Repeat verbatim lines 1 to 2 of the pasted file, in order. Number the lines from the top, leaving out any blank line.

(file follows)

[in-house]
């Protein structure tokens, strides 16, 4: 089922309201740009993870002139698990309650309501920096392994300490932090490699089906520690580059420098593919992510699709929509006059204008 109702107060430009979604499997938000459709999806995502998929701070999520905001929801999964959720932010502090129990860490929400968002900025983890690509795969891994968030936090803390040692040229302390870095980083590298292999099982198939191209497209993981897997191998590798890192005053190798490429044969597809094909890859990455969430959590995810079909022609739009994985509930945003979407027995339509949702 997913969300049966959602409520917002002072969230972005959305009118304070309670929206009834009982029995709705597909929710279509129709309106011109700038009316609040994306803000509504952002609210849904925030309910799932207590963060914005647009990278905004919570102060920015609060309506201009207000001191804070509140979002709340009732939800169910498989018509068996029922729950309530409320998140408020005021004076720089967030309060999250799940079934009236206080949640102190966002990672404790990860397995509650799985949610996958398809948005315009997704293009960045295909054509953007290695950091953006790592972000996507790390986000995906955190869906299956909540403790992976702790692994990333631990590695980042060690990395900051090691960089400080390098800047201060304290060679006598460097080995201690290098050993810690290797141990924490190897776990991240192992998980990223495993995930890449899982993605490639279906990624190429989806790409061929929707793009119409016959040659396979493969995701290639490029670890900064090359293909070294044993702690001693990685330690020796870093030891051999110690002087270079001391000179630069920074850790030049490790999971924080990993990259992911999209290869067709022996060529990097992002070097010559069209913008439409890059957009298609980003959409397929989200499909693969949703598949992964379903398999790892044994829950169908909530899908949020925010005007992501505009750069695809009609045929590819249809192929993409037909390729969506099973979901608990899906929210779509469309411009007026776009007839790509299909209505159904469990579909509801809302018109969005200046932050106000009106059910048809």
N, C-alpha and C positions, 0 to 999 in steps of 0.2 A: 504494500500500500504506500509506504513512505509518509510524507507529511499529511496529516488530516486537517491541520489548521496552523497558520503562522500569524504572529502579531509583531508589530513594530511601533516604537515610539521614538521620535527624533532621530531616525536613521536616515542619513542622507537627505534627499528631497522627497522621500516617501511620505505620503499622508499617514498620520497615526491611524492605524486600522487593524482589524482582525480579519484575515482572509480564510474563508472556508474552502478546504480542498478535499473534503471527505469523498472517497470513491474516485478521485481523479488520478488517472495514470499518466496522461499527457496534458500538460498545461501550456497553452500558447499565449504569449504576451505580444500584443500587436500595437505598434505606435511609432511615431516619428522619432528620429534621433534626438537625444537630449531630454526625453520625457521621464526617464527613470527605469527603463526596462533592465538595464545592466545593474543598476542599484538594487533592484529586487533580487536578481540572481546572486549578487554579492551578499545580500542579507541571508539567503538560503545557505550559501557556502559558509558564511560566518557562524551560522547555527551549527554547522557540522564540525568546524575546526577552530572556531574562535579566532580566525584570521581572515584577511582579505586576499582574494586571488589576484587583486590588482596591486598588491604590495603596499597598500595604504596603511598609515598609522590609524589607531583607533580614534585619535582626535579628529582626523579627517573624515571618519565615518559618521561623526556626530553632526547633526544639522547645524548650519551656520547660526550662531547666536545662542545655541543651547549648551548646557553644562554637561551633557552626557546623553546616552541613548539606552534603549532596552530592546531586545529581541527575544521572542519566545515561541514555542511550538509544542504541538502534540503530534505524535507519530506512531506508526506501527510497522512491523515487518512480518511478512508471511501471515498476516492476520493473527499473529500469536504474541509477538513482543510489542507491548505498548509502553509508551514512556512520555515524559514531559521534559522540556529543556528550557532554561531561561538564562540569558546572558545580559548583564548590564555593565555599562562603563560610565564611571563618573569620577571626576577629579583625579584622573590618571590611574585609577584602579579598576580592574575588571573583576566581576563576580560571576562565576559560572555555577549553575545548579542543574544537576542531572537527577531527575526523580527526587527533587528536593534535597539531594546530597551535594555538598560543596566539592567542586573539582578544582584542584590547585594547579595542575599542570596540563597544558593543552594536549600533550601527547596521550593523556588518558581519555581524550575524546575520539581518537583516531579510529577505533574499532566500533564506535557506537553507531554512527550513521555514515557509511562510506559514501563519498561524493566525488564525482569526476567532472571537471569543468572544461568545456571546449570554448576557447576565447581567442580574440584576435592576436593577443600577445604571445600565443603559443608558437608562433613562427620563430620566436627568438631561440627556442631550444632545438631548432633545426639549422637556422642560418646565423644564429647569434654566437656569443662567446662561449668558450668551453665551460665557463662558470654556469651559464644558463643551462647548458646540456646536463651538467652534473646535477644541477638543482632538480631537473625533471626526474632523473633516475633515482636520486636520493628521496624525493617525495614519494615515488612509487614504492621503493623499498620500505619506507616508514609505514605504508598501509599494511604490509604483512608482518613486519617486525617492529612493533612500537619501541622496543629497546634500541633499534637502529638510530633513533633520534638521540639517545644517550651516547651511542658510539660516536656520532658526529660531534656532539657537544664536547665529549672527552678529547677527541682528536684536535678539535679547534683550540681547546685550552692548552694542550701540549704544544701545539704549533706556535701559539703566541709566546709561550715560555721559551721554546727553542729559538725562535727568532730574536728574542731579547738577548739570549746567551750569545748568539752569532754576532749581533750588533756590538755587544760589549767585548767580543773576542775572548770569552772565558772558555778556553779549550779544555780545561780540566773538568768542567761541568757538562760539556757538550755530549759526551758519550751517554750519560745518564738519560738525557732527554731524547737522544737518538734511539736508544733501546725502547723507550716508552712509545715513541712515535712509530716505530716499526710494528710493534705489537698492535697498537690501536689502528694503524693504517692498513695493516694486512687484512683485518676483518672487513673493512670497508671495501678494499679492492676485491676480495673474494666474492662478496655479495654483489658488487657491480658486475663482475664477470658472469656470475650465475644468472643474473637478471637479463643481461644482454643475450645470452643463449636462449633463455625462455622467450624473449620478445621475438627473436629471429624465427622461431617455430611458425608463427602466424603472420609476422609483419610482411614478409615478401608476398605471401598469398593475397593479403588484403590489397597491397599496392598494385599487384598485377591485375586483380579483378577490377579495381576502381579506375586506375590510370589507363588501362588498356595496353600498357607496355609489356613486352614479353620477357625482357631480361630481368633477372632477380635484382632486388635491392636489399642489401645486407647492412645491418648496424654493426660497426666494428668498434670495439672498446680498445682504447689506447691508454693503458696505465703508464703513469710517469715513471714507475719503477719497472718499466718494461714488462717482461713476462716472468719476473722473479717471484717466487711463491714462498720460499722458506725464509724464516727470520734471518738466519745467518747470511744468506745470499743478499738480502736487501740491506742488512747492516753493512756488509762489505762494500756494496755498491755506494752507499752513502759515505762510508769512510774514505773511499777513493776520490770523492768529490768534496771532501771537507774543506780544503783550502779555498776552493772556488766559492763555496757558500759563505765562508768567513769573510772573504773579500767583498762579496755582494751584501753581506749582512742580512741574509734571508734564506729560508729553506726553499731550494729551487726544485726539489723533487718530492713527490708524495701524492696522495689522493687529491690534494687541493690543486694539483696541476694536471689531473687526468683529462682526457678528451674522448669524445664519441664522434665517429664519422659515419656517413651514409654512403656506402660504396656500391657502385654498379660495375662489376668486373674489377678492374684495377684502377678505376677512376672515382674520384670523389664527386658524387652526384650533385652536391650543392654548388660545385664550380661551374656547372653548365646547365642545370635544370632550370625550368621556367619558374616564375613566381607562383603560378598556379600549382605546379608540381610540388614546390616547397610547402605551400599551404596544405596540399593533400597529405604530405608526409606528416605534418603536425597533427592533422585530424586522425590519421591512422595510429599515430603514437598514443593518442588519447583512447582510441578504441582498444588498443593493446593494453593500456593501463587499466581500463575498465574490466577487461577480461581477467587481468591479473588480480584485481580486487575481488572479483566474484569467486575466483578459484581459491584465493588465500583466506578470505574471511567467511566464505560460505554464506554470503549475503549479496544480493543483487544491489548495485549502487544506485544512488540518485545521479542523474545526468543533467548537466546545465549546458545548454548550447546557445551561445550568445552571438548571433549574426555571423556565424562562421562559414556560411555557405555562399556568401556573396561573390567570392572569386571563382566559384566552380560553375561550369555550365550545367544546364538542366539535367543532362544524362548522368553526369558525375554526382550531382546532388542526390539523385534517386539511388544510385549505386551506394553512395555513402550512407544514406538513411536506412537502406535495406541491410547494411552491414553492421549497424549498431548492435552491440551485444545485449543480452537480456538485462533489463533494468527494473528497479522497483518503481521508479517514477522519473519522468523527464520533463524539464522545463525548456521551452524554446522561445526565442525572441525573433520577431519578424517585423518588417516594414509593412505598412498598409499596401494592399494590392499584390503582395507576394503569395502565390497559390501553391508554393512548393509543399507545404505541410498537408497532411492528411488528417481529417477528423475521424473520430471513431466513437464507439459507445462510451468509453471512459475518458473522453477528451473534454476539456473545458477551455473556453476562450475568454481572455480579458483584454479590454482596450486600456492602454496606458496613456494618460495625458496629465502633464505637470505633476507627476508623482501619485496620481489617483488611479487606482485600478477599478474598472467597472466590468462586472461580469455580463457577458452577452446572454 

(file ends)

[in-house]
């Protein structure tokens, strides 16, 4: 089922309201740009993870002139698990309650309501920096392994300490932090490699089906520690580059420098593919992510699709929509006059204008 109702107060430009979604499997938000459709999806995502998929701070999520905001929801999964959720932010502090129990860490929400968002900025983890690509795969891994968030936090803390040692040229302390870095980083590298292999099982198939191209497209993981897997191998590798890192005053190798490429044969597809094909890859990455969430959590995810079909022609739009994985509930945003979407027995339509949702 997913969300049966959602409520917002002072969230972005959305009118304070309670929206009834009982029995709705597909929710279509129709309106011109700038009316609040994306803000509504952002609210849904925030309910799932207590963060914005647009990278905004919570102060920015609060309506201009207000001191804070509140979002709340009732939800169910498989018509068996029922729950309530409320998140408020005021004076720089967030309060999250799940079934009236206080949640102190966002990672404790990860397995509650799985949610996958398809948005315009997704293009960045295909054509953007290695950091953006790592972000996507790390986000995906955190869906299956909540403790992976702790692994990333631990590695980042060690990395900051090691960089400080390098800047201060304290060679006598460097080995201690290098050993810690290797141990924490190897776990991240192992998980990223495993995930890449899982993605490639279906990624190429989806790409061929929707793009119409016959040659396979493969995701290639490029670890900064090359293909070294044993702690001693990685330690020796870093030891051999110690002087270079001391000179630069920074850790030049490790999971924080990993990259992911999209290869067709022996060529990097992002070097010559069209913008439409890059957009298609980003959409397929989200499909693969949703598949992964379903398999790892044994829950169908909530899908949020925010005007992501505009750069695809009609045929590819249809192929993409037909390729969506099973979901608990899906929210779509469309411009007026776009007839790509299909209505159904469990579909509801809302018109969005200046932050106000009106059910048809």